Welcome to our blog, the Human Righter. We shed light on contemporary human rights issues and comment on human rights developments. We dig deep into our focus areas within human rights, discuss SDGs and human rights. You will also find book reviews and analyses of new laws.
This text was written by Zoi Savvidou, Intern at RWI.
In recent years, several countries have adopted a feminist foreign policy or have expressed an interest in doing so. In 2014, Sweden became the first country to publicly adopt a feminist foreign policy agenda, which consists of the three R’s: rights, meaning the promotion of women’s issues, including by countering gender-based violence and discrimination; representation, including support for women’s participation at all levels of decision-making, from parliament to private sector boards to the legal system; and resources, to ensure equitable allocation among people of all genders, whether in government budgets or development projects. Such policy was embedded in the broader global efforts to promote gender equality in the international arena, which we have seen evolving over the past few decades in the aftermath of the adoption of United Nations Security Council Resolution 1325. The resolution
“reaffirms the important role of women in the prevention and resolution of conflicts, peace negotiations, peace-building, peacekeeping, humanitarian response and in post-conflict reconstruction and stresses the importance of their equal participation and full involvement in all efforts for the maintenance and promotion of peace and security.”
While there is no single definition of feminist foreign policy, the principles of gender equality and inclusion are central to its implementation in several areas: trade, migration, humanitarian aid and foreign aid. Since 2014, and by April 2022, several countries have embraced feminist foreign policy: Canada (2017), France (2019), Mexico (2020), Spain and Luxemburg (2021), Chile and Germany (2022).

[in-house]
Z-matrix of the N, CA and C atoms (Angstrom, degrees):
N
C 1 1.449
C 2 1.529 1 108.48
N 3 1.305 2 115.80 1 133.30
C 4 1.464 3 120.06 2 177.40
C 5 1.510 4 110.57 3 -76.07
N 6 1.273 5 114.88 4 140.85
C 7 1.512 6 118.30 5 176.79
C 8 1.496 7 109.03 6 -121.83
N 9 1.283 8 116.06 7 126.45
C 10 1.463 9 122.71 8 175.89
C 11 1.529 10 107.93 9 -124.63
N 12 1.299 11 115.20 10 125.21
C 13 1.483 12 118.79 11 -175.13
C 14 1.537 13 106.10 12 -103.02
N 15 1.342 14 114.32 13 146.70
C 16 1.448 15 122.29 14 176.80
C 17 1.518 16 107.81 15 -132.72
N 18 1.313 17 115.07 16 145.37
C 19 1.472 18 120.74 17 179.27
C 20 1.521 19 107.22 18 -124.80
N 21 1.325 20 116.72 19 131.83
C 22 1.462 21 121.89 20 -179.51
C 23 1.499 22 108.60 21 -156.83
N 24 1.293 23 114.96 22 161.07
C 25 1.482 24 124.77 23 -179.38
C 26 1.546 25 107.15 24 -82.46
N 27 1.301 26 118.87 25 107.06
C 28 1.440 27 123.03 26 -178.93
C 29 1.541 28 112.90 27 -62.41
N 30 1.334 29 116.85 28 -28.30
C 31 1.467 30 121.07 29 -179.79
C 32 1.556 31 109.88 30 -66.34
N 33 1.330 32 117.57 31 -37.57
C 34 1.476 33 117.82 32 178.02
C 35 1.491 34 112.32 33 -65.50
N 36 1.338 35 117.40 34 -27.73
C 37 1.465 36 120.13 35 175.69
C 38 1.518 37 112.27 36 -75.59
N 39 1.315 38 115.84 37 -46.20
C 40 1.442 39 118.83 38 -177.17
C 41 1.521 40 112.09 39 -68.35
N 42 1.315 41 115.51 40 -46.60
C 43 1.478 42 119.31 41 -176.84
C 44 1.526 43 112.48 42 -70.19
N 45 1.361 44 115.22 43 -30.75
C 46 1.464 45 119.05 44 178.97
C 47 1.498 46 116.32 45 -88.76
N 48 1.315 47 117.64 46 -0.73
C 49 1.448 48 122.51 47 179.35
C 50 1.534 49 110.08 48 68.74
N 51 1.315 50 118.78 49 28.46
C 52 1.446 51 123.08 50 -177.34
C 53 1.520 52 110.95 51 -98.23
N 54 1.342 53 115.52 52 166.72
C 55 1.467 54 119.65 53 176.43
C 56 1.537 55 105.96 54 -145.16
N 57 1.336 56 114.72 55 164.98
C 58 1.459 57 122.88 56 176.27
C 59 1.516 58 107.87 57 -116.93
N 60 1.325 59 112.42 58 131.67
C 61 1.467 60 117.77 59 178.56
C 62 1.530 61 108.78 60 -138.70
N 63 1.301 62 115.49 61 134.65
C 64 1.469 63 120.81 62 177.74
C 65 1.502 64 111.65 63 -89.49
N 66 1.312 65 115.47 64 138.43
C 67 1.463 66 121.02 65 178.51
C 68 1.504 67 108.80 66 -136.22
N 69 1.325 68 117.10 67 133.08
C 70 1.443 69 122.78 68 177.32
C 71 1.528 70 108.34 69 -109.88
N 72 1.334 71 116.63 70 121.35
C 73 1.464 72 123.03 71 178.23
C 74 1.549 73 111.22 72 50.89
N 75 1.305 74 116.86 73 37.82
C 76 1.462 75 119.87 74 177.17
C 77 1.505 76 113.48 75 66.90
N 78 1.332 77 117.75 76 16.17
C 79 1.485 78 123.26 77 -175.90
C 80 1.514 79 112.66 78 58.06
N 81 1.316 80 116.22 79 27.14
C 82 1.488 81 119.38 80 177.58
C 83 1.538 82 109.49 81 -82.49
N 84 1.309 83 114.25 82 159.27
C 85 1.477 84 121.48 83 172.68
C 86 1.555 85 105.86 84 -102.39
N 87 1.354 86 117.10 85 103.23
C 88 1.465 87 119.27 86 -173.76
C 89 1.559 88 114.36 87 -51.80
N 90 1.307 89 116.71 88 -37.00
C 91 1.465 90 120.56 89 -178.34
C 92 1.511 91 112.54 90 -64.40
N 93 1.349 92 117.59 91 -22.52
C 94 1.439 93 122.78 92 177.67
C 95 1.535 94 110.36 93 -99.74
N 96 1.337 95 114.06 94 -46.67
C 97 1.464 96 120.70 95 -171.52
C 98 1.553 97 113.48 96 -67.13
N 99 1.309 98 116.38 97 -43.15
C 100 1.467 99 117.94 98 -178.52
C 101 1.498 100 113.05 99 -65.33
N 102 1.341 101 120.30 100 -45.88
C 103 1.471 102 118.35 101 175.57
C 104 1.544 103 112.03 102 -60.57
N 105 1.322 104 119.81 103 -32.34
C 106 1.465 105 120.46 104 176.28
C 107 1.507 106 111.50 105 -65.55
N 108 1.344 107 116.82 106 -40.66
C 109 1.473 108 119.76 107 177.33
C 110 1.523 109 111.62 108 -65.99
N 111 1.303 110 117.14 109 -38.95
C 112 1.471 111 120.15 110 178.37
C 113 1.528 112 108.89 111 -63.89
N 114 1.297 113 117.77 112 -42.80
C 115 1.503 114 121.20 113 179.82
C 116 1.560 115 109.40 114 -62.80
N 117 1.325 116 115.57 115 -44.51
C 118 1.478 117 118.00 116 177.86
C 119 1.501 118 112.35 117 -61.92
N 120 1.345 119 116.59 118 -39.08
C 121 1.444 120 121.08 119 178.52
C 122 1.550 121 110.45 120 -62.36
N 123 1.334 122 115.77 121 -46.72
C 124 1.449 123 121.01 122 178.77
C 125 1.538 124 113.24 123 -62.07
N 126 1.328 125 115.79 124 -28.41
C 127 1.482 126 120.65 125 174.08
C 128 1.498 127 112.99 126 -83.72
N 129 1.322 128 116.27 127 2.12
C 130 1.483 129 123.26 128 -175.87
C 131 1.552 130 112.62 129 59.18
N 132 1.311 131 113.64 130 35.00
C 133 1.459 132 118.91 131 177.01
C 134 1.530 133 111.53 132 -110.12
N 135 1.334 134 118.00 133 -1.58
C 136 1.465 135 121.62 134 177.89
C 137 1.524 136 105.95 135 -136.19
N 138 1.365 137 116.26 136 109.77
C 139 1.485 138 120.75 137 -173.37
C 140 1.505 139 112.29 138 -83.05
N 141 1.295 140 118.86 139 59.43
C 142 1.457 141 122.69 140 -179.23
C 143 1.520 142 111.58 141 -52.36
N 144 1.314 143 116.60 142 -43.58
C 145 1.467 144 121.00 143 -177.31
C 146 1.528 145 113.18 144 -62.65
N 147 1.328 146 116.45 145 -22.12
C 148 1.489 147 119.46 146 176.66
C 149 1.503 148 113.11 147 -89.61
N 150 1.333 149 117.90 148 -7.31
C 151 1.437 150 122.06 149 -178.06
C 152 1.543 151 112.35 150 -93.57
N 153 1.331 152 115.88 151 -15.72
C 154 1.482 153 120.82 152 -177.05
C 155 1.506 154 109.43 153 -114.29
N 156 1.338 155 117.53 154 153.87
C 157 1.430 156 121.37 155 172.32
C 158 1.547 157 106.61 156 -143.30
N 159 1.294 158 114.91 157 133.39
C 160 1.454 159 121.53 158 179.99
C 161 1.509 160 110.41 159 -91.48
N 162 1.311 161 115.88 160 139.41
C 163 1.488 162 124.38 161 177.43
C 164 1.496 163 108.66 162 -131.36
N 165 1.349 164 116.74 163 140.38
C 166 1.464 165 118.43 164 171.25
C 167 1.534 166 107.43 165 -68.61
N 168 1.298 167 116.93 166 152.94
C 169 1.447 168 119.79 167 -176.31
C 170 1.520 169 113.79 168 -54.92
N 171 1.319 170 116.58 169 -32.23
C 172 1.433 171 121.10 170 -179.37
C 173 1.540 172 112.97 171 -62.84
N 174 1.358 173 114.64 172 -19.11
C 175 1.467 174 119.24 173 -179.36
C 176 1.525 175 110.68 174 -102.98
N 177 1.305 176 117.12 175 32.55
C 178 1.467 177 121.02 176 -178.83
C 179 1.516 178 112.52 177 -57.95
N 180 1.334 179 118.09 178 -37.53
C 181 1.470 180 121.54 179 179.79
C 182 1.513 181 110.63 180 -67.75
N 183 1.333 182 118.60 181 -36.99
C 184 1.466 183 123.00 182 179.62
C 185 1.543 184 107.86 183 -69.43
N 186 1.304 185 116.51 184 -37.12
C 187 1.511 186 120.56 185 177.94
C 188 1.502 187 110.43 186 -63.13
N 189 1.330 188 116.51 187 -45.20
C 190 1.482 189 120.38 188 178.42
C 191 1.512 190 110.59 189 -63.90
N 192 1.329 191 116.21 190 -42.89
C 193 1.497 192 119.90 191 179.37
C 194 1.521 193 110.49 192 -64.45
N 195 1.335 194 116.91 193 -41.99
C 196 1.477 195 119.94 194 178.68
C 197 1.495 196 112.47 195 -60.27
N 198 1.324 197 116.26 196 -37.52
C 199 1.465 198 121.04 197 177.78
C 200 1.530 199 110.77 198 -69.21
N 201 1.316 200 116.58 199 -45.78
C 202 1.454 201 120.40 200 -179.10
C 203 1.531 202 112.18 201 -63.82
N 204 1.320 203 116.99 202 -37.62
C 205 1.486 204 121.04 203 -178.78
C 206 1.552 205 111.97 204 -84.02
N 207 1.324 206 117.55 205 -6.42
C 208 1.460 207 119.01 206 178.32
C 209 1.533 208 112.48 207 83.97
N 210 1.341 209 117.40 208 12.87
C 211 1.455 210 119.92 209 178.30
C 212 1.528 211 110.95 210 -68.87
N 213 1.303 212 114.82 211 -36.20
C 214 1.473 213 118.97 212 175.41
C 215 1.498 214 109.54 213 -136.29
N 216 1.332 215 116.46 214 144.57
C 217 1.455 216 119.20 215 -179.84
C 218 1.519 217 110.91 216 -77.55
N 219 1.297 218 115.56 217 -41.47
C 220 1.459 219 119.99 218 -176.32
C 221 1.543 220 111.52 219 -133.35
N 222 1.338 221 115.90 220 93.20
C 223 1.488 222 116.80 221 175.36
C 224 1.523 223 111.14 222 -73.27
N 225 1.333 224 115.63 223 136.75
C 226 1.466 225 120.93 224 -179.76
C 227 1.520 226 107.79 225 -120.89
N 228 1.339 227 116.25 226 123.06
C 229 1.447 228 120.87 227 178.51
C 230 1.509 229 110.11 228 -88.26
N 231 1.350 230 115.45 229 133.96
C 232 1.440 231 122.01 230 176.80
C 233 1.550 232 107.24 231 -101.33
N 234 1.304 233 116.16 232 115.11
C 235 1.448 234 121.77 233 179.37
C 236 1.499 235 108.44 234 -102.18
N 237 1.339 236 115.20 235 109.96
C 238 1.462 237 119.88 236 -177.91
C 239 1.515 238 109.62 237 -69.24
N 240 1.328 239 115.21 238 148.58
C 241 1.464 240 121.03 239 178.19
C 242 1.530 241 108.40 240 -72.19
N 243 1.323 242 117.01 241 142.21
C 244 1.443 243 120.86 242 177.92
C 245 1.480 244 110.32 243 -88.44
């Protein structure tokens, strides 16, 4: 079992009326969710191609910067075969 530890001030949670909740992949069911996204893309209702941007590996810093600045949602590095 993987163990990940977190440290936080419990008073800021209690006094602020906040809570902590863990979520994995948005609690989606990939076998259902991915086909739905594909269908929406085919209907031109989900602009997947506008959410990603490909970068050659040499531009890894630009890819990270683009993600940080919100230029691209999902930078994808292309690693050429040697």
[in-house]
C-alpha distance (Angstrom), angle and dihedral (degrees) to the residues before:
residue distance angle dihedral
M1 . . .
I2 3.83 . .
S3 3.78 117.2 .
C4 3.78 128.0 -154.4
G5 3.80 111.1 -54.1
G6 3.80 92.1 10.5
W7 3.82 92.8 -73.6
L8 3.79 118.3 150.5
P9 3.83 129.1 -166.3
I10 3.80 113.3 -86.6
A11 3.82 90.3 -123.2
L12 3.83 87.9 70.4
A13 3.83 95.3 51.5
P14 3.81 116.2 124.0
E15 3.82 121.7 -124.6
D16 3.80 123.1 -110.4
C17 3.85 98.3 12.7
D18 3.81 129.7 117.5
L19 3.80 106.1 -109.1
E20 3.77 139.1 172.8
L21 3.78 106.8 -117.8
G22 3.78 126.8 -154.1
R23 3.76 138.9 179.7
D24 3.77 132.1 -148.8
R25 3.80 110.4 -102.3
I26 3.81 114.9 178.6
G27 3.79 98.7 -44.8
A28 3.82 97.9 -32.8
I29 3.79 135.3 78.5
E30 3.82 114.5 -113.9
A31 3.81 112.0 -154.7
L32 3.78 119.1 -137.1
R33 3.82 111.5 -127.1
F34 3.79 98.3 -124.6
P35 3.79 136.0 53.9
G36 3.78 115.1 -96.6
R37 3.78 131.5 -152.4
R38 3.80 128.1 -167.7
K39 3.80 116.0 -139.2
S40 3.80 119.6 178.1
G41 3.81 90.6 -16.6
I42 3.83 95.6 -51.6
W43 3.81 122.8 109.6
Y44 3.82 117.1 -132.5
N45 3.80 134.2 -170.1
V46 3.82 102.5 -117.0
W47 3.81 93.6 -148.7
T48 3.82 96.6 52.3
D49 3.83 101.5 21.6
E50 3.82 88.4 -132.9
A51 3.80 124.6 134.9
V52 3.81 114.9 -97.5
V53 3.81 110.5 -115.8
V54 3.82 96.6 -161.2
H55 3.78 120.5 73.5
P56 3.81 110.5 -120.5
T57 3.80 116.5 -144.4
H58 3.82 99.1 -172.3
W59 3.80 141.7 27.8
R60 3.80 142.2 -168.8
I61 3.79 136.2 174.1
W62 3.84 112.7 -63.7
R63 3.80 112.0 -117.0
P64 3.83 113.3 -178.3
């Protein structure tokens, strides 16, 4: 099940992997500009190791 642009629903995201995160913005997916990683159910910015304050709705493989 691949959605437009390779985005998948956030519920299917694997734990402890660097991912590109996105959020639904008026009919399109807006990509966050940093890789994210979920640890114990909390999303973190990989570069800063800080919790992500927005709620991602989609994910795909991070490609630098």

According to the United Nations, the three main pillars of feminist foreign policy are gender equality, non-violence, and inclusivity. These principles are essential in addressing climate change, which disproportionately affects women and marginalized communities. Recognizing the unique experiences and needs of women in relation to climate change, as they are often the most vulnerable to its effects, has been pivotal to adopting more resilient and sustainable policy agendas. Furthermore, non-violence adheres to adopting peaceful solutions to environmental conflicts and reducing the use of military force in aid or intervention attempts. That comes hand in hand with an intersectional approach that acknowledges the diversity of people affected by climate change and involving them in decision-making processes.